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Monday, Sept. 8, 2008
Why Japan's leaders matter to Americans
By TOM PLATE
CALIF. — These days, when a Japanese prime minister resigns, the temptation is to say just two things. One is "ho," and the other is "hum."
Since the early 1990s, more Japanese politicians have crawled up to the heights of — and then been bumped off — the prime minister's throne than even the Japanese people themselves can count. The one standout was Junichiro Koizumi, who made it through more than five years and kick-started national economic reform. He left behind an image as the most dashing Japanese figure since the last time you saw a gleaming new Lexus effortlessly run a yellow light.
By contrast, alas, his failed successors — Shinzo Abe and now Yasuo Fukuda — ambled along as if they were constantly running out of gas.
A lot of Americans watching the debacle in Tokyo must be tempted to say: So who cares? But caring about Japan's political direction is no waste of time. It's one of the world's most powerful economies, and its engineering prowess is second to none.
On the minus side, its 20th-century past has been notably marred by frightening eruptions of sudden territorial excursions.
The positive reason for caring about Japan's unwanted political undulations is simply that it remains America's most notable ally in Asia.
The last thing America wants Japan to conclude about America is that it doesn't care about Japan. To this end, wisely, the office of Sen. Barack Obama was quick to issue a statement that went over quite well in Japan. It was this:
"I understand that Japanese Prime Minister Fukuda has offered his resignation today. Japan is our leading ally in Asia and a vibrant democracy. I want to express to the prime minister my appreciation, which I believe is shared by the American people, for his leadership on climate change and the support that Japan's Self-Defense Forces have offered the U.S. operation in Afghanistan. Our alliance with Japan is based on common values and interests, and I look forward to the opportunity to work with Prime Minister Fukuda's successor in the months and years ahead to strengthen and deepen cooperation between our two nations and to create a truly global partnership," Obama said.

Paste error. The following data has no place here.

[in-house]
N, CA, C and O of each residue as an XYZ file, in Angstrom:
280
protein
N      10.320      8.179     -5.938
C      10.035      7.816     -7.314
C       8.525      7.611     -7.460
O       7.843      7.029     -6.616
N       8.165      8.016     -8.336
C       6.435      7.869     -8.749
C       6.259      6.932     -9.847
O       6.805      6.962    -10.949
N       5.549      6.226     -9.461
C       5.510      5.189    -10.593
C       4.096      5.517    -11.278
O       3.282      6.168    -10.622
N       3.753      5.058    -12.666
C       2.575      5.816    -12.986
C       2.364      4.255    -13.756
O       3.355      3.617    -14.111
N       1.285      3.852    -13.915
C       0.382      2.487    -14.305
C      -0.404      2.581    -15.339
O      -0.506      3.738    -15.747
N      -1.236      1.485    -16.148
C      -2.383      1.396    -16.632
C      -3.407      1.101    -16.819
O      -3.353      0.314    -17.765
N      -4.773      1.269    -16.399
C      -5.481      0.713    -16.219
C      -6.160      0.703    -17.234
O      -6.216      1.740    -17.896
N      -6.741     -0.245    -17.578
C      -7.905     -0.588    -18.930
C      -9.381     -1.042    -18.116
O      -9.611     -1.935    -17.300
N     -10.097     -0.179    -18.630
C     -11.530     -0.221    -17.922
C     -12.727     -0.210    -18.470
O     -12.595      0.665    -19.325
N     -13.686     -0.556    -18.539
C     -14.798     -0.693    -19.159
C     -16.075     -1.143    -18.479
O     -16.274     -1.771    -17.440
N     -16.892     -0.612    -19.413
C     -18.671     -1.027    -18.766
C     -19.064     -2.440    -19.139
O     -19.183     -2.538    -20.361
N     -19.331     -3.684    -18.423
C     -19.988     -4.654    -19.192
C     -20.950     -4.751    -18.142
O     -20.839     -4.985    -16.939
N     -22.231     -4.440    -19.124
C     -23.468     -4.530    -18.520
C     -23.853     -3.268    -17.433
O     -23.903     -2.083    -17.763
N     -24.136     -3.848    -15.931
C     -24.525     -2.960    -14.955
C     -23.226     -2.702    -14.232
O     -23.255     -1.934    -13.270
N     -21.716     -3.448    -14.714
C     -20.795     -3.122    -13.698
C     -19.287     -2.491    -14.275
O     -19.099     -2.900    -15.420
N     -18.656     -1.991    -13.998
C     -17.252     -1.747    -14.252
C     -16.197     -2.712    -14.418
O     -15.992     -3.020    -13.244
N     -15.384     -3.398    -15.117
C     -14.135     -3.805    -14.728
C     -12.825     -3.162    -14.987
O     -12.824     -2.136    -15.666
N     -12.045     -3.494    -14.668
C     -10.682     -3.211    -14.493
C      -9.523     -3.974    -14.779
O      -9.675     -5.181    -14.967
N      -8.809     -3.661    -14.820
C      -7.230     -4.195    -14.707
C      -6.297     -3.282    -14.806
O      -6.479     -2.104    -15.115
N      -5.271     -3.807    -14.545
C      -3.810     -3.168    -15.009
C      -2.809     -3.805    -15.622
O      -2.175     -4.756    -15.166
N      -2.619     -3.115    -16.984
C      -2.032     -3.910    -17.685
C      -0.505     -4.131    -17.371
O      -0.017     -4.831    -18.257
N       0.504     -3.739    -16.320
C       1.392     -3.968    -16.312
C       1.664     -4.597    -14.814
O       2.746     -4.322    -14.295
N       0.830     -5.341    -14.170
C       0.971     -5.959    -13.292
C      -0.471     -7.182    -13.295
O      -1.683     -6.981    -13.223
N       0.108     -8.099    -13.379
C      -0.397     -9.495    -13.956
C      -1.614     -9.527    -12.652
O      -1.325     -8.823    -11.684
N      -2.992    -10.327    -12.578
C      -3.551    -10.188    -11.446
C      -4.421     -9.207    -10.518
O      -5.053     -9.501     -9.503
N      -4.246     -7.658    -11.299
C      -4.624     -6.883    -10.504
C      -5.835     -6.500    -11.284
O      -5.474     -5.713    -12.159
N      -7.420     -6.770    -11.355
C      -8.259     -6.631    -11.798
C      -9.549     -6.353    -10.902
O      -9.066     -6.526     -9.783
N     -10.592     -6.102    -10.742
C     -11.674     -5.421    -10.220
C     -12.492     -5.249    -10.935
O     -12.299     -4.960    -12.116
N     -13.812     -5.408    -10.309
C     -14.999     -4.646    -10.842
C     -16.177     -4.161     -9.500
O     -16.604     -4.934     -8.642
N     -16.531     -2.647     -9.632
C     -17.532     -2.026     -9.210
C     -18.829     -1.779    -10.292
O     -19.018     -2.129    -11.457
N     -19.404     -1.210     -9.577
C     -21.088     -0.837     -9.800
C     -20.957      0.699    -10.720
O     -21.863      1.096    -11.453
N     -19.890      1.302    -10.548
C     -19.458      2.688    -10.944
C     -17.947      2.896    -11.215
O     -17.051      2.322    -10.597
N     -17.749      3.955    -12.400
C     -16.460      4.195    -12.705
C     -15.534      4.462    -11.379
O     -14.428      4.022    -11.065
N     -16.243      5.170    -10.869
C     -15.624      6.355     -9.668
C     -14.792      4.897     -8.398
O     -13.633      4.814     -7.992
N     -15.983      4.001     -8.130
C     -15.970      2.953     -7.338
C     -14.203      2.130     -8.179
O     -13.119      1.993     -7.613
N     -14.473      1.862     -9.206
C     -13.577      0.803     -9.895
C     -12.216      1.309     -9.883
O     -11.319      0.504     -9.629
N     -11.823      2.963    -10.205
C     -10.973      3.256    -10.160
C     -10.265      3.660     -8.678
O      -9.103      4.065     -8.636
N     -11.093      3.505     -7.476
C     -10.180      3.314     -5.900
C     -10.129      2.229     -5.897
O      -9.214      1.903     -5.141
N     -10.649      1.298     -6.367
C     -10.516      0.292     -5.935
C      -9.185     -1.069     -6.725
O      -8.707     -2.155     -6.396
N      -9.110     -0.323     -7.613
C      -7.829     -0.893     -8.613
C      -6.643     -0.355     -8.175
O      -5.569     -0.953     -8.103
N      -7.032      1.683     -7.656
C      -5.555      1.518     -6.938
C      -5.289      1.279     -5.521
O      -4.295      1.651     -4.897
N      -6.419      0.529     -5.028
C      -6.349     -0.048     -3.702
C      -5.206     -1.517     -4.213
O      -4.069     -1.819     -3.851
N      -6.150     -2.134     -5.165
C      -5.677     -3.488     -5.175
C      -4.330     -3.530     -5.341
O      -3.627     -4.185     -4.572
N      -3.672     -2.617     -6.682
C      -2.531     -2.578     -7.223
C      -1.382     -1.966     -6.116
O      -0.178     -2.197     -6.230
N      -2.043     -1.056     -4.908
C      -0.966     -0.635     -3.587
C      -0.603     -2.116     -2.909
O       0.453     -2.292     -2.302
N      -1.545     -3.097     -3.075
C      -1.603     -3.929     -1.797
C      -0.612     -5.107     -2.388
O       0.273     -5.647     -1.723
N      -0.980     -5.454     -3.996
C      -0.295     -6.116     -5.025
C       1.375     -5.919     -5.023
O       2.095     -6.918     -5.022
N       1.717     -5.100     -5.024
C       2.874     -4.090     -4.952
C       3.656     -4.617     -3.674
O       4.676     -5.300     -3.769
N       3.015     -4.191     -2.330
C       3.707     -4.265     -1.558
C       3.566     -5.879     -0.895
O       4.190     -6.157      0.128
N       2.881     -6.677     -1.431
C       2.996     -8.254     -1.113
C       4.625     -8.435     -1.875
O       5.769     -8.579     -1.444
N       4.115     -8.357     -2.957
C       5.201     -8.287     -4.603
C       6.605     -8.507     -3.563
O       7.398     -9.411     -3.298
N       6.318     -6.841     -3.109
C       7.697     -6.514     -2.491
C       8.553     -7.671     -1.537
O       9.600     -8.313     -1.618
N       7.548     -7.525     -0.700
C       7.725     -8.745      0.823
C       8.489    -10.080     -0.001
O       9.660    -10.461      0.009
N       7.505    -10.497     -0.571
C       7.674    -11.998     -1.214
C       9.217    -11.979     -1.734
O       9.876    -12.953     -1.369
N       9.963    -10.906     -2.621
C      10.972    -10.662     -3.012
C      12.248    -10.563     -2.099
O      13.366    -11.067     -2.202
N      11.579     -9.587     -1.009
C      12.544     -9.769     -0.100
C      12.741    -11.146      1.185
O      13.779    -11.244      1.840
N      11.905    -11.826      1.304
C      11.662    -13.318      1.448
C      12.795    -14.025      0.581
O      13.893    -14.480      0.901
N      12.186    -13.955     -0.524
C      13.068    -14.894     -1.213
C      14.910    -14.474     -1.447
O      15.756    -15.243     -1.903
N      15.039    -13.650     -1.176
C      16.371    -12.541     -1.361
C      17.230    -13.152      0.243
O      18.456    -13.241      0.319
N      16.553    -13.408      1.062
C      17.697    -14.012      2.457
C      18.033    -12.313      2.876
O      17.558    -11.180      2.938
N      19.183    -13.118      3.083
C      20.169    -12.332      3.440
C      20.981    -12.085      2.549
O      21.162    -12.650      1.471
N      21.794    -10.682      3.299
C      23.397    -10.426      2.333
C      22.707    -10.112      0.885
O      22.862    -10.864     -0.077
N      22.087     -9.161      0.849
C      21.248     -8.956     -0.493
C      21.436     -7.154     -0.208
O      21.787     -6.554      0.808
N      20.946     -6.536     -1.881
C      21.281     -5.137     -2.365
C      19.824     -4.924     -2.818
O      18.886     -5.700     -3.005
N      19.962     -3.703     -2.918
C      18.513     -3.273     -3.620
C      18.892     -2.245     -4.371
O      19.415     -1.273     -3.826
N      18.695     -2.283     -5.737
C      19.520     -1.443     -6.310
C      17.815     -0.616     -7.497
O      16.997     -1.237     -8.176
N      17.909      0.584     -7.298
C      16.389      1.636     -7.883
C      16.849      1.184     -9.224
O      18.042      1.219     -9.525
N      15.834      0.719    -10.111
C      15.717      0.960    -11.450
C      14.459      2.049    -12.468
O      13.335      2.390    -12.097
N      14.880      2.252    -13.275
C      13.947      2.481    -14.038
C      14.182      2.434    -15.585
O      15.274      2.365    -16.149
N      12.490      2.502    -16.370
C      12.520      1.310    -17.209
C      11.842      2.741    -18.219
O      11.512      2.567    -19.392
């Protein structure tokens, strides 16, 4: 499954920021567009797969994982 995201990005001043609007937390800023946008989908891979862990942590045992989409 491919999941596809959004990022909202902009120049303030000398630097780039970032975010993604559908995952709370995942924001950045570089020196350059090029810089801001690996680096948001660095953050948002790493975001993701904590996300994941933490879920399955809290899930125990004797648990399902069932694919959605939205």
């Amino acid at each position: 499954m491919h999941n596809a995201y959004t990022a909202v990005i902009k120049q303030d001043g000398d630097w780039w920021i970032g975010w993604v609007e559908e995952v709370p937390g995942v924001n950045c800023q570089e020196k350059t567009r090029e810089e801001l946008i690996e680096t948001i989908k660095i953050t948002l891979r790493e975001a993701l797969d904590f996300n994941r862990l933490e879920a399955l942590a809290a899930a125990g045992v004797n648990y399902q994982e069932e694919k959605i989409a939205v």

In fact, Fukuda was anything but a total bust. He did much to put Japan-China relations (sorely aggravated under the ultra-proud Koizumi) on a friendlier footing. He went out of his way to stretch a hand toward Chinese President Hu Jintao, meeting with him four times in less than a year — a frequency unprecedented for a Japanese prime minister. The two leaders even hammered out agreement on the testy issue of energy resource exploration and development in the East China Sea.
What's more, Fukuda, 72, pressed Hu to clean up the dumpy dumpling issue that became one of the mainland's most unappetizing export controversies. And on the ultra-touchy issue of Tibet, Fukuda behind the scenes kept politely urging the Chinese to enter into sincere engagement with the Dalai Lama. Even with U.S. President George W. Bush, he could be equally persistent, in his characteristic low-key way, pressuring Bush at the recent G8 summit of industrialized nations in Japan to stop ducking the greenhouse gas-emission problem.
In many ways Fukuda was a good (if aristocratic) egg, as we might say in America. Though the grandson of a famous and relatively successful past prime minister, he nonetheless lacked the public stature and vibrant media-communication skills without which modern democratic government simply cannot function.
The long-shot to replace Fukuda is in fact a woman. That's the very reason, to be sure, that Yuriko Koike is a long-shot. But she is a pistol, she is a reformer, she has the public backing of Koizumi, quietly maneuvering for her behind the scenes, and she is beholden to no one faction of the ruling party. While it's true that she has never been governor of a small frozen state, the former TV news presenter and graduate of Cairo University — of all places — speaks fluent Arabic and English.
Japan needs to gamble on another Super-K. The same-old/same-old just won't do in modern times. Lots of prime ministerial level issues are important to the United States. A good example is needed for a continuing role of Japan's Maritime Self-Defense forces in the Indian Ocean. The fight against the bad guys in Afghanistan is less difficult when the Japanese can help out with vital fuel deliveries.
Japan's strategic alliance with the U.S. is so consequential that it was surprising that John McCain's office has issued (at this writing at least) no pointed appreciation of Japan and its resigned prime minister, whereas Obama's did so quite alertly. Probably McCain's team was too caught up in the swirl over Alaska Gov. Sarah Palin, with her 17-year-old unmarried daughter five months pregnant, to bother to offer a Japanese appreciation.
In fact, McCain's aides would be right to think that in the U.S. no more than five people probably noticed or cared. But the Japanese noticed — and cared.
Syndicated columnist Tom Plate, on leave from UCLA, has interviewed two former Japanese prime ministers, including Junichiro Koizumi. © 2008 Tom Plate